He was haunted by the fact that his mother’s brother killed himself the day George was born. When George was 17 his mother confided in him that his Uncle Colin was gay. He eventually put his memories and feelings into a beautiful song entitled, “My Mother Had a Brother.”

After his mother was diagnosed with a virulent strain of skin cancer, she lived only 6 more months. He grieved her passing for 2 years. One day while traveling in Brazil, he met a man, Anselmo Feleppa and knew that he wanted to share his life with him. That was his first awareness that he was gay.

Six months after living with Anselmo, Anselmo was diagnosed with HIV. Then 2 years later he died. George channeled the rage he felt into a 2 year long court battle against his record company, Sony. Signed when he was only 18, his contract with Inner Vision records, was later bought by Sony.

He argued that the terms of the contract were unfair because they paid him only a fraction of what other artists earned. Worse yet was the fact that he was basically the property of Sony and his contract made it impossible for him to leave and record anywhere else. I respect that he was a man who was willing to fight for his principles and what he believed in.

Despite the fact that he was a wealthy man with phenomenal success and talent, who had every possible advantage and luxury, George was miserable with fame after he and Andrew broke up Wham!

By nature he was an introvert, a quiet reflective person who could not handle the media circus. As long as he had Andrew to joke around with, he was grounded and able to handle his success. But once he went solo, and was on his own, he suffered from extreme loneliness and depression.

He talks about his inner conflict around being famous saying, “to be obviously a part of people’s lives that’s what I dreamed of and that’s what I’m still grateful for, but My God! I wish I could cope with the other stuff the way other people do. I wish I’d been born with that particular suit of armor. You Know, ’cause I wasn’t.”

After his phenomenal yearlong success with the Faith Tour, he realized that his fame during that period had brought him so close to lunacy that he could never allow himself to be that vulnerable again.

He hated having his picture taken and giving interviews. After touring for a year, earning Sony $150M, he was satisfied to take his fraction of the money, and go back home to his native England.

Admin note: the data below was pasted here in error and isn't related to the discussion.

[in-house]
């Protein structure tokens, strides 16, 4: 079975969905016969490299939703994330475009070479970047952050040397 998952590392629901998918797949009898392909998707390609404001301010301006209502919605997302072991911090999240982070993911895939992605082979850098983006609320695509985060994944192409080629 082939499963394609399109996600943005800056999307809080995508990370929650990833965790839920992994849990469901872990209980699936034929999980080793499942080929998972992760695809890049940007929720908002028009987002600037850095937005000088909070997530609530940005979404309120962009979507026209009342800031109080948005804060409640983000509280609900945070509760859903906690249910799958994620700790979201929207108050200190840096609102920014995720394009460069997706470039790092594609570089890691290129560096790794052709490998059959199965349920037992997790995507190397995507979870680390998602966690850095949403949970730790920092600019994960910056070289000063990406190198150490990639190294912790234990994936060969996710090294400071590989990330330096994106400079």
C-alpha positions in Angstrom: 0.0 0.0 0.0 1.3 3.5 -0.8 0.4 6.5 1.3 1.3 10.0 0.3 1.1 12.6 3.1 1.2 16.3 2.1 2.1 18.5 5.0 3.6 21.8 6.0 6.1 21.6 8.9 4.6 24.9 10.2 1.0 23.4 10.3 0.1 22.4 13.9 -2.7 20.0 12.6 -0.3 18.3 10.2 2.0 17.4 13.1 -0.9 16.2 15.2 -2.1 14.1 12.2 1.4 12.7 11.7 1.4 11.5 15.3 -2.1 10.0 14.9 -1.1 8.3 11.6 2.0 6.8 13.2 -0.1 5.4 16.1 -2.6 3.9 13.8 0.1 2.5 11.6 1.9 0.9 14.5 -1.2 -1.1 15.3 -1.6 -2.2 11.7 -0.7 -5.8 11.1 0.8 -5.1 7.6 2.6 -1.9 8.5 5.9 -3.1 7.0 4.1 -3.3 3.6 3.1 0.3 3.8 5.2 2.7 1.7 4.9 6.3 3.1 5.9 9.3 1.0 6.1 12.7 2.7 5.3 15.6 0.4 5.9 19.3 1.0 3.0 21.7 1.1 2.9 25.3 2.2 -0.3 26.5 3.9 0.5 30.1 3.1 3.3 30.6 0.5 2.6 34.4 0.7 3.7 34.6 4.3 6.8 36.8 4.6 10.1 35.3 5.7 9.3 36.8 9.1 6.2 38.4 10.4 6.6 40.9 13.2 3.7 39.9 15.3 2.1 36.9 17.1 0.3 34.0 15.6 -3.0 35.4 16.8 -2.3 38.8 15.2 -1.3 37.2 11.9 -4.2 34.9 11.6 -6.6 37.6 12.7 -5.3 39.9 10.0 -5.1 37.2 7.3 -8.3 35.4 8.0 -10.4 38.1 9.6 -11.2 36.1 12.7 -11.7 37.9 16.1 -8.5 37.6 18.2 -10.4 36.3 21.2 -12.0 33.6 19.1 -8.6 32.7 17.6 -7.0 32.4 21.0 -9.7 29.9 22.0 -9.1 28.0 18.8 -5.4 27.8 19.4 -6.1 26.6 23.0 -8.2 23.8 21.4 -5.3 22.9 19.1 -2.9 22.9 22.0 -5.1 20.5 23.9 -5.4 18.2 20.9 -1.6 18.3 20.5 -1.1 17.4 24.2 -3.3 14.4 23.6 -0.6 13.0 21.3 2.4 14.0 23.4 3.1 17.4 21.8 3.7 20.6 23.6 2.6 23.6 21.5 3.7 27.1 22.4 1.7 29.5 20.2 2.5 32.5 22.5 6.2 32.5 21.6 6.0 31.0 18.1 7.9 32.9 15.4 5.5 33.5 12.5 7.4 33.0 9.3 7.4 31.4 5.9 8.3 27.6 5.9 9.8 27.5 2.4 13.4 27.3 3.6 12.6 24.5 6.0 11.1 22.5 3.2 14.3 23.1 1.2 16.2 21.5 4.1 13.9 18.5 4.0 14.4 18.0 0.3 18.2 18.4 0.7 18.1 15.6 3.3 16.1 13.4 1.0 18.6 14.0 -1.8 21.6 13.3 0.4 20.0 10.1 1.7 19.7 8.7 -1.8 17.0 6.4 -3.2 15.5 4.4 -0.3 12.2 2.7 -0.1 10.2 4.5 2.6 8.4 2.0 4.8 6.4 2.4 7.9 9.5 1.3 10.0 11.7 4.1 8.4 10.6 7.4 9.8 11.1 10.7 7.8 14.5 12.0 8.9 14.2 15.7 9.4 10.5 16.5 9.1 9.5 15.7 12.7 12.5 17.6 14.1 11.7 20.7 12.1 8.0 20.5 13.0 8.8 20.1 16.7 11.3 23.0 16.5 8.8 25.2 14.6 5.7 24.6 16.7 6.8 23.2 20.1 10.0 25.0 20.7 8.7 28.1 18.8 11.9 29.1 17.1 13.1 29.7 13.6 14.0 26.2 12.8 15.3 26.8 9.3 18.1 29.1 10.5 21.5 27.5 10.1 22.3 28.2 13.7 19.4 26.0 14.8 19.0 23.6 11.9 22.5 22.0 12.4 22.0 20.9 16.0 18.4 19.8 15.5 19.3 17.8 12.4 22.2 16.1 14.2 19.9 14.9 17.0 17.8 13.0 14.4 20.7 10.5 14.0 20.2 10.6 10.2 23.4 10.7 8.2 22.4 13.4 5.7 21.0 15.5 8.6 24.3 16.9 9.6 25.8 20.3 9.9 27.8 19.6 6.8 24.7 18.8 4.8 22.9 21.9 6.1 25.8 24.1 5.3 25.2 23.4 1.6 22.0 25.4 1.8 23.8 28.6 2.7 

As his grief took more of a toll on his life, so did his tendency for self-destruction. He fell into drugs and all the consequences that came along, creating even more misery for him.

As I listened to his interviews, interspersed with exploring more of his music post “Faith”, I discover a very soft, gentle soul of a man whose music is a gift for all to enjoy.

I’ve come to love his music so much. I feel a kinship with his spirit because like him, I was also profoundly affected by the pain in my life, and grieving my losses.

And during his long grief periods, it was impossible for him to tap into his talent to write and sing his music. As I thought more about my own challenges with depression, I realized that during those periods in my life, my creativity was stifled also.

After watching the video documentary, “A Different Story,” and learning more about the man behind the artist, I’m so moved and inspired by George Michael’s story. I feel heartbroken to know that he lived such a pained and tortured life.

Over the past 2 years when I struggled with depression, it’s been George Michael’s music and his stunning song writing talent and stage presence that constantly lifts my spirits, brightens my mood and keeps pulling me back to my passion for self-expression and talent for writing.

As I listen daily to his beautiful music, I’m constantly reminded to give voice to my gifts by continuing to write. Thank you, George Michael.